Mom's Best Desserts By Andrea Chesman and Fran Raboff, Storey Books, $10.95.

Warning: Mom's Best Desserts may send you on a walk down memory lane. You can almost smell the deep-dish peach pie, apple brown betty or chocolate chip cookies baking when you peruse this cookbook.

Authors Andrea Chesman and Fran Raboff have compiled 100 simple recipes for the desserts you've loved all your life.

There is nothing unusual about this collection, though that won't keep your mouth from watering. All the recipes are straightforward _ no unfamiliar ingredients, equipment or difficult techniques _ so this cookbook is suitable for any skill level. The only ingredient that may not be stocked in your pantry is cake flour, which is used in the numerous cake recipes instead of all-purpose flour.

Mom's Best Desserts has something to please every family member's sweet tooth. There are cookies such as snickerdoodles, gingerbread and blondies; cakes with familiar names such as Lady Baltimore, carrot and poppy seed; and pies such as blueberry, lattice-top sour cherry pie, and the holiday favorite pumpkin, made decadent with ginger-spiced whipped cream.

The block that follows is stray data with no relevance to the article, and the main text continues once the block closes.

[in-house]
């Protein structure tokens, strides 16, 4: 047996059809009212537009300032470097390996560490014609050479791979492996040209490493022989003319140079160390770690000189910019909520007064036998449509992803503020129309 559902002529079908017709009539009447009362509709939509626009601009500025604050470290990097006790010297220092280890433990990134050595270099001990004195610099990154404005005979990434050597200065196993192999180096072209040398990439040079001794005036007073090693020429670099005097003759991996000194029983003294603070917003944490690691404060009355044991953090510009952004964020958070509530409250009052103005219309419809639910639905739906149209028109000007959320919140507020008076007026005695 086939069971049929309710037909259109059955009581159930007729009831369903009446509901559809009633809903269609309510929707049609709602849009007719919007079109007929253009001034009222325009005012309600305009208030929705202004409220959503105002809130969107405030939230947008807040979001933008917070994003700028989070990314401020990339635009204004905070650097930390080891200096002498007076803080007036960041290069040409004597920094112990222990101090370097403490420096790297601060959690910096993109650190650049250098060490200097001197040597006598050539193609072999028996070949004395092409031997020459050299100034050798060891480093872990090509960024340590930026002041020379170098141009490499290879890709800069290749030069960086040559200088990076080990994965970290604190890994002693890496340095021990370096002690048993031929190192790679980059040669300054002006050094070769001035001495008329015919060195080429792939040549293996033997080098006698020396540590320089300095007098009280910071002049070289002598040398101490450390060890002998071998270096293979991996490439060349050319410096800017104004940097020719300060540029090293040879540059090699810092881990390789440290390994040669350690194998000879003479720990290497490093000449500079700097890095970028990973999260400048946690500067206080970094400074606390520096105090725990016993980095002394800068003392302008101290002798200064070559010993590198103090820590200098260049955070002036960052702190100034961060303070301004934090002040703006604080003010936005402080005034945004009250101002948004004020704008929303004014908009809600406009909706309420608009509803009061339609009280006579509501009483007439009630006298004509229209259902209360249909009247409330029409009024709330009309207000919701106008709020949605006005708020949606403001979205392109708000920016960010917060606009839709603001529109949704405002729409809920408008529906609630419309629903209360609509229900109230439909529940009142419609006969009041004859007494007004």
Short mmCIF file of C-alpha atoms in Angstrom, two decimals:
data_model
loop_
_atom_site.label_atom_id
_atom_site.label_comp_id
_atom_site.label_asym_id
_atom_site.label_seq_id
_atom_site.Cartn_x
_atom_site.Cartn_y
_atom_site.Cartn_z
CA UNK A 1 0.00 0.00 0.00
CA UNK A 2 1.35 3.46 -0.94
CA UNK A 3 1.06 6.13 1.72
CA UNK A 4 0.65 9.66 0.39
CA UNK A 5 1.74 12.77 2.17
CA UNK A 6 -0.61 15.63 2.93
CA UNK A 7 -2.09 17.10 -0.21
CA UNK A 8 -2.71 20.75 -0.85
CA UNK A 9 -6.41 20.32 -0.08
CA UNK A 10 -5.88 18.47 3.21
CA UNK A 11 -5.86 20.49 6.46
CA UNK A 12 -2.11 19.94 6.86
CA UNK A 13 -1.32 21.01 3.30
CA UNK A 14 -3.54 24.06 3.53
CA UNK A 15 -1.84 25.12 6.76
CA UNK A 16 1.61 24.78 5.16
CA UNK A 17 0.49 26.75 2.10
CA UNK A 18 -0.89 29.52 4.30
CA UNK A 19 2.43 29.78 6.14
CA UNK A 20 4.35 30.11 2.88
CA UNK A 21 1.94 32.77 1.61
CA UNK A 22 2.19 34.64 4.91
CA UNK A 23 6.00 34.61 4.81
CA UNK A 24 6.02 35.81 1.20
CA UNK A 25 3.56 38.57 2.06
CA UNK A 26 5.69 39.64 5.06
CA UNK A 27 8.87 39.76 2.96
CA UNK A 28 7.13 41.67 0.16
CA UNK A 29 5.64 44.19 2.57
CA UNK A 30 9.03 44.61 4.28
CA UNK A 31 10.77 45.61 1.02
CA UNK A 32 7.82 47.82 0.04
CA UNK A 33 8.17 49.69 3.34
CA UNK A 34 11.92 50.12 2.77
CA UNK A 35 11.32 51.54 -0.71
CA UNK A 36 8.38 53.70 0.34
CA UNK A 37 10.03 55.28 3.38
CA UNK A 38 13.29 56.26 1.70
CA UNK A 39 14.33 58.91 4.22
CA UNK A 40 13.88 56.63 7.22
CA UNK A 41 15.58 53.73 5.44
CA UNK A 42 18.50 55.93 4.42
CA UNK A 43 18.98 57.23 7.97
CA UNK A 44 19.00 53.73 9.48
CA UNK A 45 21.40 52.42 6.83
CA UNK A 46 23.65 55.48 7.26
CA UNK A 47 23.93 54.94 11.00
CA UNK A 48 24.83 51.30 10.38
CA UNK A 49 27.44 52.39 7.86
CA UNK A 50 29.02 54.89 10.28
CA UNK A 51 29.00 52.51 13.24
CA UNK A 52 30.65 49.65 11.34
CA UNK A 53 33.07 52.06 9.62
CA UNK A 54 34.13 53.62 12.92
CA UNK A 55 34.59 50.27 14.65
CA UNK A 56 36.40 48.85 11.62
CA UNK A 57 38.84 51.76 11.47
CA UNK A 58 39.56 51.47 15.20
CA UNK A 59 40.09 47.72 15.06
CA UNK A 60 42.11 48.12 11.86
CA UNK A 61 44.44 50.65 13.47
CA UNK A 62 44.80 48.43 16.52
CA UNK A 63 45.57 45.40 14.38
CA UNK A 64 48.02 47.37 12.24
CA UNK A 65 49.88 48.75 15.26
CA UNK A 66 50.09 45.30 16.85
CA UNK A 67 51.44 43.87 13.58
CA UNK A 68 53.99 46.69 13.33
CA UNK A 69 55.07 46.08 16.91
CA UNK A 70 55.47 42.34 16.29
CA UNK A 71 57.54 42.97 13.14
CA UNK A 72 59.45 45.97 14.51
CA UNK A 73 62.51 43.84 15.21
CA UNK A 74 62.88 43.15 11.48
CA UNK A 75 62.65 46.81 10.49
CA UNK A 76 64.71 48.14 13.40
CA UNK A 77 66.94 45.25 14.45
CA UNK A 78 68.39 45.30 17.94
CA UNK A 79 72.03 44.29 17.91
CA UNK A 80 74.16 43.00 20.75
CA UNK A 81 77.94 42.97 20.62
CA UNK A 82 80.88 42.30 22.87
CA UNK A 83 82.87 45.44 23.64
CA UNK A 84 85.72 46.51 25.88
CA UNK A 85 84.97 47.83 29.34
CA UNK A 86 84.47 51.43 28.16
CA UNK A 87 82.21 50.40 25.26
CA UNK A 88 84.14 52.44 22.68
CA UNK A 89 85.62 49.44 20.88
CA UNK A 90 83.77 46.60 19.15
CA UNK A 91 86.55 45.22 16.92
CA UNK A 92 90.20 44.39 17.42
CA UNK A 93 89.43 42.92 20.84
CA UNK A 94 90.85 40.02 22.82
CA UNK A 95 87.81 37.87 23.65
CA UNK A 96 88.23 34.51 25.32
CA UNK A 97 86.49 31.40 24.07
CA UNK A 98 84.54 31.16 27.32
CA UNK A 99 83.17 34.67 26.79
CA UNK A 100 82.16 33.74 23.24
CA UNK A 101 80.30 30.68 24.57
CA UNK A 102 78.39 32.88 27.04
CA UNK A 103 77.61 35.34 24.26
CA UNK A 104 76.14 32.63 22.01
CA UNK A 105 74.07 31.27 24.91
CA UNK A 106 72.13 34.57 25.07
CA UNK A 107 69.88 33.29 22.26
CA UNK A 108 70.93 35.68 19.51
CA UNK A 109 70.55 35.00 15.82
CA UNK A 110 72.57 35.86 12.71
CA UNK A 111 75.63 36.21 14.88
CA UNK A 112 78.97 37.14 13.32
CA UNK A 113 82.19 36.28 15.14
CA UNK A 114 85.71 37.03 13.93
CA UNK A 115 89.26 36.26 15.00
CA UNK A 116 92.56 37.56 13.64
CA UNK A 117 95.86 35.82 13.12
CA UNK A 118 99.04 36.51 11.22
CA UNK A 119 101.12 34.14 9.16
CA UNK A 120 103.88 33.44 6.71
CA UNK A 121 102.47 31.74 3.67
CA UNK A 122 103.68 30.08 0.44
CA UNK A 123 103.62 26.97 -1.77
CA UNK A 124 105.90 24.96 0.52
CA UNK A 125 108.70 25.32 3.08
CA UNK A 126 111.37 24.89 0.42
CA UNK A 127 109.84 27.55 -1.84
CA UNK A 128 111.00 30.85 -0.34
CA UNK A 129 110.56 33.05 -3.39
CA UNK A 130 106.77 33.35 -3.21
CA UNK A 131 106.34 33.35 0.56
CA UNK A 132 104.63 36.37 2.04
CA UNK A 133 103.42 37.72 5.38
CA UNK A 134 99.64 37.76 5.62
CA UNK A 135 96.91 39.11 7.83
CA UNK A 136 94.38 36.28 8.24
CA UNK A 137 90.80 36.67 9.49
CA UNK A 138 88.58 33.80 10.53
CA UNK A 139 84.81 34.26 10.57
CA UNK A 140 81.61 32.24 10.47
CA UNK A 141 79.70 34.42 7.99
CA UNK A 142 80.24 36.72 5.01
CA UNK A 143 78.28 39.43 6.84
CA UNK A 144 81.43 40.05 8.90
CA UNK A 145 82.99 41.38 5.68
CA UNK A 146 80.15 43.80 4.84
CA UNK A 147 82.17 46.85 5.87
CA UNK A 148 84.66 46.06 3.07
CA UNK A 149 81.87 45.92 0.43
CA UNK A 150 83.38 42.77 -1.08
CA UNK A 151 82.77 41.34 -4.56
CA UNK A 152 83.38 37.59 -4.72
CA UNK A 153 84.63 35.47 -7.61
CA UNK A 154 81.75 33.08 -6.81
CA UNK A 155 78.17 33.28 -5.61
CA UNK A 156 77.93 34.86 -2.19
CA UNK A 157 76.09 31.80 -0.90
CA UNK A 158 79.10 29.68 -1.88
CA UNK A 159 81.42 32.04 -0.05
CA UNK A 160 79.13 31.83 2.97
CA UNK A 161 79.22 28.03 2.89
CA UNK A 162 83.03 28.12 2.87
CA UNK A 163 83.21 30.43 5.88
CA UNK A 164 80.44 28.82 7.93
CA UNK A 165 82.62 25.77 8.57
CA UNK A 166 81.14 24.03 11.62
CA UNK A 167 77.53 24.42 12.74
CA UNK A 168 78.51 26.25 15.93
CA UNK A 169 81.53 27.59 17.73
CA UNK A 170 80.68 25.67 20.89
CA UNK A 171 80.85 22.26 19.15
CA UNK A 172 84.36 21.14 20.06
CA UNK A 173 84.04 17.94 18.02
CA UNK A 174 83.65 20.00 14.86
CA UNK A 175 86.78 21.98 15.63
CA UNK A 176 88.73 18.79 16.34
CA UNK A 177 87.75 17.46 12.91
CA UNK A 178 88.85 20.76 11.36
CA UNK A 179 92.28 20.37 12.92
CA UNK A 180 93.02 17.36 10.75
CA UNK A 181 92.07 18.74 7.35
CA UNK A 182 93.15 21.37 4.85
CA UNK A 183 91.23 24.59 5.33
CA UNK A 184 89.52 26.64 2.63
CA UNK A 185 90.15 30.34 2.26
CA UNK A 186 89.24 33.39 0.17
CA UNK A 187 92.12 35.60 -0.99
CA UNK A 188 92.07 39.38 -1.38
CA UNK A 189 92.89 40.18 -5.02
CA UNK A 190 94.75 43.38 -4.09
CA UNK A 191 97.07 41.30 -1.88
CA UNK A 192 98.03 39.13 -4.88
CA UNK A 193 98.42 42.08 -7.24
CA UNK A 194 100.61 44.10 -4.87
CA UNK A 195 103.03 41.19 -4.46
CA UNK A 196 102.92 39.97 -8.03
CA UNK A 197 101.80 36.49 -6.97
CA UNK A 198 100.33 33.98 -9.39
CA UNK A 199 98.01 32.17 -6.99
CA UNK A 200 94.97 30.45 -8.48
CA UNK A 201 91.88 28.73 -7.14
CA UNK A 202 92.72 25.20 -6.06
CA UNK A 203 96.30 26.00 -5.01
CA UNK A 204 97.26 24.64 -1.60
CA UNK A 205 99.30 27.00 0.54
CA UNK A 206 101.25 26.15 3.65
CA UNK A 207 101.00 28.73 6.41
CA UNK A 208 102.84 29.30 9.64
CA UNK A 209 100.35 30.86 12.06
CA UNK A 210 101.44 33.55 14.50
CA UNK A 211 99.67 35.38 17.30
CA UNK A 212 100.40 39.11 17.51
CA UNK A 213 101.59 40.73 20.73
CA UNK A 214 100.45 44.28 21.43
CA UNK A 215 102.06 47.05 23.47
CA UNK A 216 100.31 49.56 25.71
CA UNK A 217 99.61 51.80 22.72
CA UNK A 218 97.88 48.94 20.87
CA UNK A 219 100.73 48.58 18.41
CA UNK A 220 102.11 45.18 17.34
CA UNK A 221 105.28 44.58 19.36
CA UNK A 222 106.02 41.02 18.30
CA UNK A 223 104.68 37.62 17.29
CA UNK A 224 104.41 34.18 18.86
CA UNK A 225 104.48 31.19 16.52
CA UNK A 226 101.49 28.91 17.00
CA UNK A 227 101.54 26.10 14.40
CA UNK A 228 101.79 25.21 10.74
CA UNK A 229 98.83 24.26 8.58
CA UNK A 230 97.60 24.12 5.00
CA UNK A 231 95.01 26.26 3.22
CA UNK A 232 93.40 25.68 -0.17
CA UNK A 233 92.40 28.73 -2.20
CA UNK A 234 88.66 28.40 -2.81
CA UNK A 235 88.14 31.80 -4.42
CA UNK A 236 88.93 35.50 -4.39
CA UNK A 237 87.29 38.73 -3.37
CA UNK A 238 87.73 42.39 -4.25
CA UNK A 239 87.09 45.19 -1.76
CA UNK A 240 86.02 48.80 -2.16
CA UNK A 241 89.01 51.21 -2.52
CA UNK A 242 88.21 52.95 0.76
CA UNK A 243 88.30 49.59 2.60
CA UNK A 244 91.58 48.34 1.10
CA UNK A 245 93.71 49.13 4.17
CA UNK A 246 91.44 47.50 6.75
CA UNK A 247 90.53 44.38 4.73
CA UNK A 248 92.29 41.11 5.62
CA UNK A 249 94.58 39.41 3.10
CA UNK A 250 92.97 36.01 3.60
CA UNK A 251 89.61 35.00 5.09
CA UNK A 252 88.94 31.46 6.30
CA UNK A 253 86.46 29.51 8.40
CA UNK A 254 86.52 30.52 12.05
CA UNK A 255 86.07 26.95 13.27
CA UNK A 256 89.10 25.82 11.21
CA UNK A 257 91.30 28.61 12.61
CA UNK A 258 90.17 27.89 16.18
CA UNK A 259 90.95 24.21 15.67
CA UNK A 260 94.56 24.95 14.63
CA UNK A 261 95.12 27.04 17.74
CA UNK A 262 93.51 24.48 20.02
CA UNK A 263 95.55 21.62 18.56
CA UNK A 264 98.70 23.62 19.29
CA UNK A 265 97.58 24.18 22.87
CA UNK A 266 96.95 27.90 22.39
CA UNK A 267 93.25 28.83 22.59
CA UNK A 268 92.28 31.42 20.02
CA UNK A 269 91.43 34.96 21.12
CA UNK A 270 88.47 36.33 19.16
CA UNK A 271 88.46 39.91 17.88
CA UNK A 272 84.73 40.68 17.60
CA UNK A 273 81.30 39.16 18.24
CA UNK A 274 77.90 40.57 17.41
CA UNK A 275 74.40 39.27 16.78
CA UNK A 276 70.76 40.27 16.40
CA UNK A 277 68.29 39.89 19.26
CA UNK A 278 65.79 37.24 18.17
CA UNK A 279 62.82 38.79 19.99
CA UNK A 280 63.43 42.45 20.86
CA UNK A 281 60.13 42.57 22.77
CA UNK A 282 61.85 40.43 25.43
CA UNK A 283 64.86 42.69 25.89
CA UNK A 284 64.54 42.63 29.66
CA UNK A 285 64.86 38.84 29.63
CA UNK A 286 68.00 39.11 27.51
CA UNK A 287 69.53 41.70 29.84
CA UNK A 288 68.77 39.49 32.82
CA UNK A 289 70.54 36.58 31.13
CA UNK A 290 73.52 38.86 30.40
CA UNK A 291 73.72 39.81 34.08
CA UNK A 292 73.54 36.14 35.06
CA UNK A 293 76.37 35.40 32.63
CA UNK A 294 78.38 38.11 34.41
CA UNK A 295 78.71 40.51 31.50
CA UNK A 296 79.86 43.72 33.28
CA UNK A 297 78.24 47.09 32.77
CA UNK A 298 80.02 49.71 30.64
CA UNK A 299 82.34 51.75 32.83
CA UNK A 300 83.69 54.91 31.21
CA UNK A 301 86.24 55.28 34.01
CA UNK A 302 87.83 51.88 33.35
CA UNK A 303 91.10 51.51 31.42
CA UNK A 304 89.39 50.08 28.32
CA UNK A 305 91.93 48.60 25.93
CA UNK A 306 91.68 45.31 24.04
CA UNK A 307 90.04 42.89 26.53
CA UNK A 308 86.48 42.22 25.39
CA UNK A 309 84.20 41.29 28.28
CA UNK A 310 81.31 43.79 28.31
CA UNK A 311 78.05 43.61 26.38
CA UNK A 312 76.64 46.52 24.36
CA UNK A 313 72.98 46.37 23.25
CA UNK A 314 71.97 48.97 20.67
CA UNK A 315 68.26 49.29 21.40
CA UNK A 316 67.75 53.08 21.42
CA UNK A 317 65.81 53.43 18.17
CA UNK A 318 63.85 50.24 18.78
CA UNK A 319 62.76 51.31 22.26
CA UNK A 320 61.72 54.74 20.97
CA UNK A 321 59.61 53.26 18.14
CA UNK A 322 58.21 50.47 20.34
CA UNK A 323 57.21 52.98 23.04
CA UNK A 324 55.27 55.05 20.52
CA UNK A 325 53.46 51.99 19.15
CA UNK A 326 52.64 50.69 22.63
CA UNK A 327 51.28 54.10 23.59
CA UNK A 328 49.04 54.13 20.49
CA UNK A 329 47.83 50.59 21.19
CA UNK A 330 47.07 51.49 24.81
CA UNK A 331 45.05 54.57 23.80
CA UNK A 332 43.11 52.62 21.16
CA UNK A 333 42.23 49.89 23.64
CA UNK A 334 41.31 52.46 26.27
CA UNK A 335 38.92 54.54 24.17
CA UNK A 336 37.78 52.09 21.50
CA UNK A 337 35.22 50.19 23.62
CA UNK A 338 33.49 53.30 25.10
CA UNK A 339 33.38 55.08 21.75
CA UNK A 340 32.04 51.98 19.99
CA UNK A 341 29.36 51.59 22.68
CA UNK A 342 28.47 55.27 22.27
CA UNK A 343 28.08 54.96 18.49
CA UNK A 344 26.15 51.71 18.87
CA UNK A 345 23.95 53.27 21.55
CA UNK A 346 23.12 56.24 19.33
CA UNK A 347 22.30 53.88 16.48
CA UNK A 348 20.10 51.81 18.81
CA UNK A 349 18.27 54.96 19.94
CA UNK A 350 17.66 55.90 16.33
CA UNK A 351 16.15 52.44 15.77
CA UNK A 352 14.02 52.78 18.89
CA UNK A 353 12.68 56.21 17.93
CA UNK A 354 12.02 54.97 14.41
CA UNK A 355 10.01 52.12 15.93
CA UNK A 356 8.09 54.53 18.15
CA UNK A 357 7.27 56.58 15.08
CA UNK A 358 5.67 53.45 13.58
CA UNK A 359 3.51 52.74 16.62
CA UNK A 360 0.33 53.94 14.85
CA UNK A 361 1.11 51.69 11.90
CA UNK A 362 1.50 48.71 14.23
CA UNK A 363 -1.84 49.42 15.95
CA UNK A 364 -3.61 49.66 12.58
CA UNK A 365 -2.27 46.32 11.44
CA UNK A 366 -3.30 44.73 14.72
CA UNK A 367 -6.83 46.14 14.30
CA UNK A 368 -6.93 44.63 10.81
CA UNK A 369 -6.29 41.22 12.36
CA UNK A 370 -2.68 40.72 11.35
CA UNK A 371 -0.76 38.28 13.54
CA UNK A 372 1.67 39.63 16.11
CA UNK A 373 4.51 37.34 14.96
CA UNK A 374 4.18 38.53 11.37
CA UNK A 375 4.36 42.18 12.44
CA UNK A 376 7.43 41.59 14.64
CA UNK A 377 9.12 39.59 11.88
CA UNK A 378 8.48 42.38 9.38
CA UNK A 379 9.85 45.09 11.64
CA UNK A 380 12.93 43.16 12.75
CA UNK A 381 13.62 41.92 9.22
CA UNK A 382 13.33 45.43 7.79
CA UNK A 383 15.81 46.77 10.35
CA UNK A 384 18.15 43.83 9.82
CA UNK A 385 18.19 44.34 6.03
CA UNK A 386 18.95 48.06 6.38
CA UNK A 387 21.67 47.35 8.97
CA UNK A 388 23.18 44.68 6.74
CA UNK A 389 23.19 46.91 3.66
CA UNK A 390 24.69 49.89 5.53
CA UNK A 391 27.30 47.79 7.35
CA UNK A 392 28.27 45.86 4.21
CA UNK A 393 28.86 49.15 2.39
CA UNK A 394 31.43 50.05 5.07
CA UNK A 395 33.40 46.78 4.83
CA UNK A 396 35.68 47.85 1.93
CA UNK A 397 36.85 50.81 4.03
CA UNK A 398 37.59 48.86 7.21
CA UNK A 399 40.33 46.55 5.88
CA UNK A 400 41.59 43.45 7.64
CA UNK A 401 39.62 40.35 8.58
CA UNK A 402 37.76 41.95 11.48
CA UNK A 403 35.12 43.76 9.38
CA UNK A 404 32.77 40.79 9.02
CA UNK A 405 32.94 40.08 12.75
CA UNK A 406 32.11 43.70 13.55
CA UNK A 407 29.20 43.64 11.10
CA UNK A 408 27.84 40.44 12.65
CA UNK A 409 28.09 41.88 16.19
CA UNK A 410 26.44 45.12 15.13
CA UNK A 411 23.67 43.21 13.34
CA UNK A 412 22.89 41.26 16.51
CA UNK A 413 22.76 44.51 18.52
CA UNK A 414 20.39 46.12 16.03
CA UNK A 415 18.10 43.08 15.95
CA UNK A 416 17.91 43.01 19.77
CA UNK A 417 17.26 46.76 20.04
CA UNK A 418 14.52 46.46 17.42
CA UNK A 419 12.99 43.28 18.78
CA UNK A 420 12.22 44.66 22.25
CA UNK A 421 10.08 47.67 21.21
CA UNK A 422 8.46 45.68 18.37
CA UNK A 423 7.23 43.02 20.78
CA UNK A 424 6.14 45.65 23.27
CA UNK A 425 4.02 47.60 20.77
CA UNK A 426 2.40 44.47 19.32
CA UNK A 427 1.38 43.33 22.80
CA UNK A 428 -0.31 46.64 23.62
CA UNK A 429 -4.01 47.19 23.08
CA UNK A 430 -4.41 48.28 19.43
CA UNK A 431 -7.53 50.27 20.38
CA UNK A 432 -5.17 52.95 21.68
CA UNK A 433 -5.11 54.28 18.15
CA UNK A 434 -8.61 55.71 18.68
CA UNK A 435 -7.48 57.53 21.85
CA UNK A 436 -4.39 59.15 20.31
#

Also included are lots of cooking tips, historical notes and quotes from vintage publications. The authors address fresh coconut, an old-fashioned honey gathering, the Maine blueberry festival and piecrusts.

Ever wonder about the many varieties of apples in the market? This book discusses them and what they are best for. Your favorite eating apple may not be good for baking. Red Delicious are just that, delicious, but if you use them in a pie, they become bland and flat..

Mom's Best Desserts is a comprehensive collection of popular desserts that would make a great gift for anyone who loves classic sweets.


2} cups unbleached all-purpose flour

1 teaspoon baking soda

1 teaspoon cream of tartar

{ teaspoon salt

\ teaspoon freshly grated nutmeg

1 cups plus 3 tablespoons sugar

1 cup butter or vegetable shortening, at room temperature

2 large eggs

1 teaspoon pure vanilla extract

1 tablespoon ground cinnamon

Sift together the flour, baking soda, cream of tartar, salt and nutmeg. Set aside.

In a large mixing bowl, beat together 1 cups of the sugar and the butter until creamy.

Add the eggs, one at a time, beating well after each addition.

Add the vanilla.

Stir in the flour mixture, blending thoroughly.

Wrap and refrigerate the dough for 1 hour.

Preheat oven to 375 degrees.

Combine the cinnamon and remaining 3 tablespoons of sugar in a small bowl. Shape the dough into 1 inch balls. Roll the ball in the cinnamon-sugar.

Arrange the cookies 2 inches apart on an ungreased baking sheet.

Bake for 12 minutes, or until the cookies are golden.

Transfer the cookies to the wire racks to cool completely.

Makes about 60 cookies.

Source: "Mom's Best Desserts" by Andrea Chesman and Fran Raboff (Storey Books, $10.95).